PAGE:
ASTD 2012 State of the Industry Report

Once again ASTD have released their State of the Industry Report for 2012

and as usual the figures and information contained in the are extremely interesting.  I just want to pick out a few  of the figures that really jumped out at me.

  • A 4% drop in training expenditure per employee from $1228 to $1182 between 2010 and 2011 with Healthcare having the highest spend per employee of any industry area’
  • Employee’s spent on average 30.5 hours in training over the year, which is again slightly less that last year but still substantially higher than a decade ago,
  • Direct expenditure as percentage of payroll was 3.2%, which was from 2.7% in 2010,
  • One that I find really interesting to consider is that in 2011, 29.9% of the total L&D spend was on external services and 14.3% on tuition reimbursement, with the balance being spent on internal L&D related costs, which represents a more than 10% increase in both the external and reimbursement areas, and the final one
  • The cost per learning hour rolls in at %85 (this is the cost to provide one hour of learning to one employee).

In terms of  the type of training and content;

  • the top three content areas where,
    1. Managerial and Supervisory Training
    2. Professional or Industry specific Training
    3. Business specific processes and procedures
  • Executive development, customer service and basic skills (including computer skills) were the bottom 3 areas,
  • Instructor lead training was still the most popular delivery method accounting for 59.4% of all training delivered, and
  • 68% of organisations do not make any internal learning content available via mobile devices.

So what does all of this say and mean.  Firstly it needs to be noted that the vast majority of respondents whose data is used in this report are from the US and in this years report there were substantially more large organisations represented than in previous years, however that being said I think there are some interesting discussion that could be had around the costs associated with training.  I also think the fact that Managerial and supervisory training is seen at the top area for content delivery points to the fact that lack of front-line and mid level management skills in staff are an issue for all organisations everywhere.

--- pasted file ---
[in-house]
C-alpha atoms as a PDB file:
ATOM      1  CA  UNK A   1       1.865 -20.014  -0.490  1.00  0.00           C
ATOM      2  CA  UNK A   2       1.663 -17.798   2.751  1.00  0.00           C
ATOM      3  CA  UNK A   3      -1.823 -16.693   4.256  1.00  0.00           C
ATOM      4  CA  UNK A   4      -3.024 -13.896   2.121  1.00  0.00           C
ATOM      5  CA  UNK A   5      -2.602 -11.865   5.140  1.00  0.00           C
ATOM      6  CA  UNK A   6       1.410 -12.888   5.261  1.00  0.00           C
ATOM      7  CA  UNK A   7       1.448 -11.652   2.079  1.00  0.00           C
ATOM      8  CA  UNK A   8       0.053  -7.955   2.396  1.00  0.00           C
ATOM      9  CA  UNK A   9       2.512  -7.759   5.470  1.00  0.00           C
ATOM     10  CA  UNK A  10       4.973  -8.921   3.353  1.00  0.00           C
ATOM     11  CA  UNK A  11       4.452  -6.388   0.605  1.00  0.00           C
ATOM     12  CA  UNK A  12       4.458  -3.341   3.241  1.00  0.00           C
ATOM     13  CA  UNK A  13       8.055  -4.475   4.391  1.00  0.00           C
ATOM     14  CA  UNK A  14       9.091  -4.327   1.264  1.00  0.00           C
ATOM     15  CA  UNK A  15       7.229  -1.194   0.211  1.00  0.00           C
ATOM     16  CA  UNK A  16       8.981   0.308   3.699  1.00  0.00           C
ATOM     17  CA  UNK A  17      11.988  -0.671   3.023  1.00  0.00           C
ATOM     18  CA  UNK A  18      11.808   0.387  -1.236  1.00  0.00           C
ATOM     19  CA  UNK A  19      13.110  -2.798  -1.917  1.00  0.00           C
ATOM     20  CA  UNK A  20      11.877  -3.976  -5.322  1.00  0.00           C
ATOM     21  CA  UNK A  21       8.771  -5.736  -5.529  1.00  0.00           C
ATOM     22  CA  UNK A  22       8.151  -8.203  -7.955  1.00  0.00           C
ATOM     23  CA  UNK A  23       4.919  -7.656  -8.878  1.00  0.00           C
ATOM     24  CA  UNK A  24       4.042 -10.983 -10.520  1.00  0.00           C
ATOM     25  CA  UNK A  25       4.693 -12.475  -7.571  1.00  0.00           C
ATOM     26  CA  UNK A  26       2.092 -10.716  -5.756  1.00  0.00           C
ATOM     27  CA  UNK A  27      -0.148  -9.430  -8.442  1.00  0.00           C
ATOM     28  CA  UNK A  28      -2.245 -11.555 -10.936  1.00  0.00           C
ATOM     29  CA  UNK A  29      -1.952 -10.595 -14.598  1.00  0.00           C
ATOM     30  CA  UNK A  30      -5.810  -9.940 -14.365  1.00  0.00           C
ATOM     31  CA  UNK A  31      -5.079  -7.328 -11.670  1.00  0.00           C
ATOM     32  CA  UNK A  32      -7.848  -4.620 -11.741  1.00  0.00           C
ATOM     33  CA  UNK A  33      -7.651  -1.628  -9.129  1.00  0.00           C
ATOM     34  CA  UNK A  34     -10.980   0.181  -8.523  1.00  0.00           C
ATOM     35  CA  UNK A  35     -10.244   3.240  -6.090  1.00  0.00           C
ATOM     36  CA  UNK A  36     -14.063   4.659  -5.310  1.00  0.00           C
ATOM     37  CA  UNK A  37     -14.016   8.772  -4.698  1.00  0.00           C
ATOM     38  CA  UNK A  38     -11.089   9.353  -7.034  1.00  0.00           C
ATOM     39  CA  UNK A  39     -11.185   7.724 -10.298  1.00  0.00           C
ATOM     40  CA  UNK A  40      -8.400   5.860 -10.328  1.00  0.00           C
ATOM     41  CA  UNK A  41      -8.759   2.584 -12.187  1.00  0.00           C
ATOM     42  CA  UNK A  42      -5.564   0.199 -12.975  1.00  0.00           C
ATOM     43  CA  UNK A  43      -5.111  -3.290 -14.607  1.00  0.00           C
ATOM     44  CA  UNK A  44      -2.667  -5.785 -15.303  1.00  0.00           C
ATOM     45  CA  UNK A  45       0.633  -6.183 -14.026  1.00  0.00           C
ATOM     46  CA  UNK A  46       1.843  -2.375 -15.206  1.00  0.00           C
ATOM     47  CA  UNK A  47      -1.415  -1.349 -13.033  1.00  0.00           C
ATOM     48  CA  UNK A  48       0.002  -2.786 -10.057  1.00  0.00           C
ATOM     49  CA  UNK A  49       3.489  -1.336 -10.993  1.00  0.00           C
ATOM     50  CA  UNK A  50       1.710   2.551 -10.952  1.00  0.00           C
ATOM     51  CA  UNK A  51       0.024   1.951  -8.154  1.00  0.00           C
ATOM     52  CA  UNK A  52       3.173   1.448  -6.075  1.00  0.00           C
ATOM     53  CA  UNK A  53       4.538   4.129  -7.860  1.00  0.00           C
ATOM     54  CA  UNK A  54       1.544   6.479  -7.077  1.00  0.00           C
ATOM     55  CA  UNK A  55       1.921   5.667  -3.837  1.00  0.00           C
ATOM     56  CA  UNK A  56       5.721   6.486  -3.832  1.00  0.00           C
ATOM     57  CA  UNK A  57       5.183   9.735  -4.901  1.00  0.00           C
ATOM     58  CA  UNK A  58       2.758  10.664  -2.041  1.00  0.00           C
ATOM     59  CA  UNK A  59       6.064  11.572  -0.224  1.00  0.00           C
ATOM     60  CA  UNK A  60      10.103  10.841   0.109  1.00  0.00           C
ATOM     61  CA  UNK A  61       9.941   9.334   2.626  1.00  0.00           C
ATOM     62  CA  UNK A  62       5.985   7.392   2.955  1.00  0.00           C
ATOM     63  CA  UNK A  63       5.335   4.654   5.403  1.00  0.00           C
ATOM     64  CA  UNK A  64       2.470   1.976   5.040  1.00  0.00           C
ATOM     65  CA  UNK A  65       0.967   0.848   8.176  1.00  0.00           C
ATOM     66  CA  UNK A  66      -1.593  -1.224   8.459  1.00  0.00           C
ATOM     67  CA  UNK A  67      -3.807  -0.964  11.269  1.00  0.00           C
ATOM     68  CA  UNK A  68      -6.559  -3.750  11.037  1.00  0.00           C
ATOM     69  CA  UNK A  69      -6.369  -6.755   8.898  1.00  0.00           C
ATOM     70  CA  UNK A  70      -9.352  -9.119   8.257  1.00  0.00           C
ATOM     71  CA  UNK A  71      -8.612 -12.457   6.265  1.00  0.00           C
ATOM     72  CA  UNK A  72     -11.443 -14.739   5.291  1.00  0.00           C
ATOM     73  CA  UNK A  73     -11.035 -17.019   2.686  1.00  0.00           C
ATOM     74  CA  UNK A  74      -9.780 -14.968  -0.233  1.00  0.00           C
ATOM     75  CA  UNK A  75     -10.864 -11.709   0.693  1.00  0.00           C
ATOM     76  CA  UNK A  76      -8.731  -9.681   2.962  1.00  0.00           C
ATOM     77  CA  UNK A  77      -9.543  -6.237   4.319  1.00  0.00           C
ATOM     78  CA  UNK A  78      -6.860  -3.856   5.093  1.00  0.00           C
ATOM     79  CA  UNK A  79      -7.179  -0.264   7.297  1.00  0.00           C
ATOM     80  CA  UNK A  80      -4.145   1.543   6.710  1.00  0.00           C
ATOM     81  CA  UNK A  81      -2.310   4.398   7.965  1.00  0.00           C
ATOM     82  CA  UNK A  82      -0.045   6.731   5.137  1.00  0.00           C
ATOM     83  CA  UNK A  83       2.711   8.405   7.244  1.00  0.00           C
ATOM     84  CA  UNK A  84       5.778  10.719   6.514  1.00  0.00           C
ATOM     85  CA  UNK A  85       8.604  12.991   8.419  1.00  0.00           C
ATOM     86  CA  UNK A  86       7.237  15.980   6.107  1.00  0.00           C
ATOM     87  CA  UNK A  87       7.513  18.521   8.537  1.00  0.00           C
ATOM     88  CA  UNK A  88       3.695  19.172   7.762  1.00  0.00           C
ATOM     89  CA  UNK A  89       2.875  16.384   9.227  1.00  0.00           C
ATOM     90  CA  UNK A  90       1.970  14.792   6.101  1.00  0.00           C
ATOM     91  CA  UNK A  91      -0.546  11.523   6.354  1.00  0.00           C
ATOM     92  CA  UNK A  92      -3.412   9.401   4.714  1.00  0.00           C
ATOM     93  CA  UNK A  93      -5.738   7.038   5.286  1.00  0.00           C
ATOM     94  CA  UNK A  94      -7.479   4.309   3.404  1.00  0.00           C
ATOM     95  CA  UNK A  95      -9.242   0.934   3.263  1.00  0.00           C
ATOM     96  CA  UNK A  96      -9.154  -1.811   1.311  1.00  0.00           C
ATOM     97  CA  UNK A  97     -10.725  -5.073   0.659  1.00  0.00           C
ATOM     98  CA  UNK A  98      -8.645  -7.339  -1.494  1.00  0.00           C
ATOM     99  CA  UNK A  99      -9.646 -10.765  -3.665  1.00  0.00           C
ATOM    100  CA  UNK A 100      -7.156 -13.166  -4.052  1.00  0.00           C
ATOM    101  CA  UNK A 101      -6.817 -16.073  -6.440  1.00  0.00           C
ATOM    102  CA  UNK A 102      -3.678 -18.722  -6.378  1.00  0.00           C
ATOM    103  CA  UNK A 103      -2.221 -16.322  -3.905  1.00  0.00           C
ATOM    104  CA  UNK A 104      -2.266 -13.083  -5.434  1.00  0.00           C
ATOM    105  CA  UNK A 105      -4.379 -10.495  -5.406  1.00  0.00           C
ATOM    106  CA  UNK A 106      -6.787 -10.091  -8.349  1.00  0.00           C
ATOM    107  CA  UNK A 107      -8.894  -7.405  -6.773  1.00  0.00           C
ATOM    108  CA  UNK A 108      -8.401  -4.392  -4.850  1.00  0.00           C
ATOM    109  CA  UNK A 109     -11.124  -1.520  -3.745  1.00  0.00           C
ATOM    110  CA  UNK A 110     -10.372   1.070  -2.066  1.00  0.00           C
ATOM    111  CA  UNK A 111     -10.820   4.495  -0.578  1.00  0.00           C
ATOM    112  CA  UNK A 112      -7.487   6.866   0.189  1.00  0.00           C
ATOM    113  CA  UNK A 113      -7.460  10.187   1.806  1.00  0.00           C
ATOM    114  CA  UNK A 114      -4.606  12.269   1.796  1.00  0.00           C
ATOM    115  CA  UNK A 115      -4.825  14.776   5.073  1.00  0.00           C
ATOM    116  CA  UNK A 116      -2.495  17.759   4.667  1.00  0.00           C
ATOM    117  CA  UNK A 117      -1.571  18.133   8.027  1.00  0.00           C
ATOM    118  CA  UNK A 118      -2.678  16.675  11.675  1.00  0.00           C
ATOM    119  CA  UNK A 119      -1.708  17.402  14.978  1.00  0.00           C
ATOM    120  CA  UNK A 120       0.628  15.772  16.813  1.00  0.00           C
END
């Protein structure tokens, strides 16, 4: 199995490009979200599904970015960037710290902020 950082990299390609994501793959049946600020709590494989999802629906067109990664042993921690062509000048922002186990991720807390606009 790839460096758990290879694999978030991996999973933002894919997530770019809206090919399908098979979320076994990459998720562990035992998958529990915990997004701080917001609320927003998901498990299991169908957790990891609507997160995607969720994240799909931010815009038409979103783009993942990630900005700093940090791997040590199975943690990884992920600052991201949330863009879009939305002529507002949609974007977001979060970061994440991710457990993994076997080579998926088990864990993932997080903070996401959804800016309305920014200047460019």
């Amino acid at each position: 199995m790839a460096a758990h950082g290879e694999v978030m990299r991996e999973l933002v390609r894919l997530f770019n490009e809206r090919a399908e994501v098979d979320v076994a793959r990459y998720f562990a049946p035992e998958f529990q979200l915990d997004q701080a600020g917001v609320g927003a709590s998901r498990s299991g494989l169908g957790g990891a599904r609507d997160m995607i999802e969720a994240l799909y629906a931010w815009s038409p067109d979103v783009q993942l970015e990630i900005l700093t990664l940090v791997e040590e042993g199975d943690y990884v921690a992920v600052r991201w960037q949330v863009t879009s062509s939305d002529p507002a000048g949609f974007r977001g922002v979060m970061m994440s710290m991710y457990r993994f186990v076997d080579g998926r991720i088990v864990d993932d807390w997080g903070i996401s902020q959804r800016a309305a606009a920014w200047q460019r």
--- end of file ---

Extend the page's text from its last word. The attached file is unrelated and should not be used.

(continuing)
So if you have the opportunity to read through the whole report it is well worth it as it makes interesting and thought-provoking reading as always.

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About pauldrasmussen
Paul Rasmussen is one of Australia’s most widely read Vocational Education and Training Commentators. He provides deep, unbiased analysis and insights not only on topical issues, but also on the underlying structure and policy which supports the industry. His writing and analysis has been praised for its uncompromising and thought provoking style and its ability to focus on the issues of real importance to the sector. He has advised various government departments and ministers, training providers, public and private organisations, not for profits and small to medium enterprises on the VET sector and the issues and opportunities facing it. He is one of Australia’s most awarded learning professionals and a regular speaker at a range of conventions and forums. His extensive experience in vocational education, and learning and development coupled with formal qualifications in philosophy, ethics, business and education management allow Paul to provide a unique view of the road ahead and how to navigate it.

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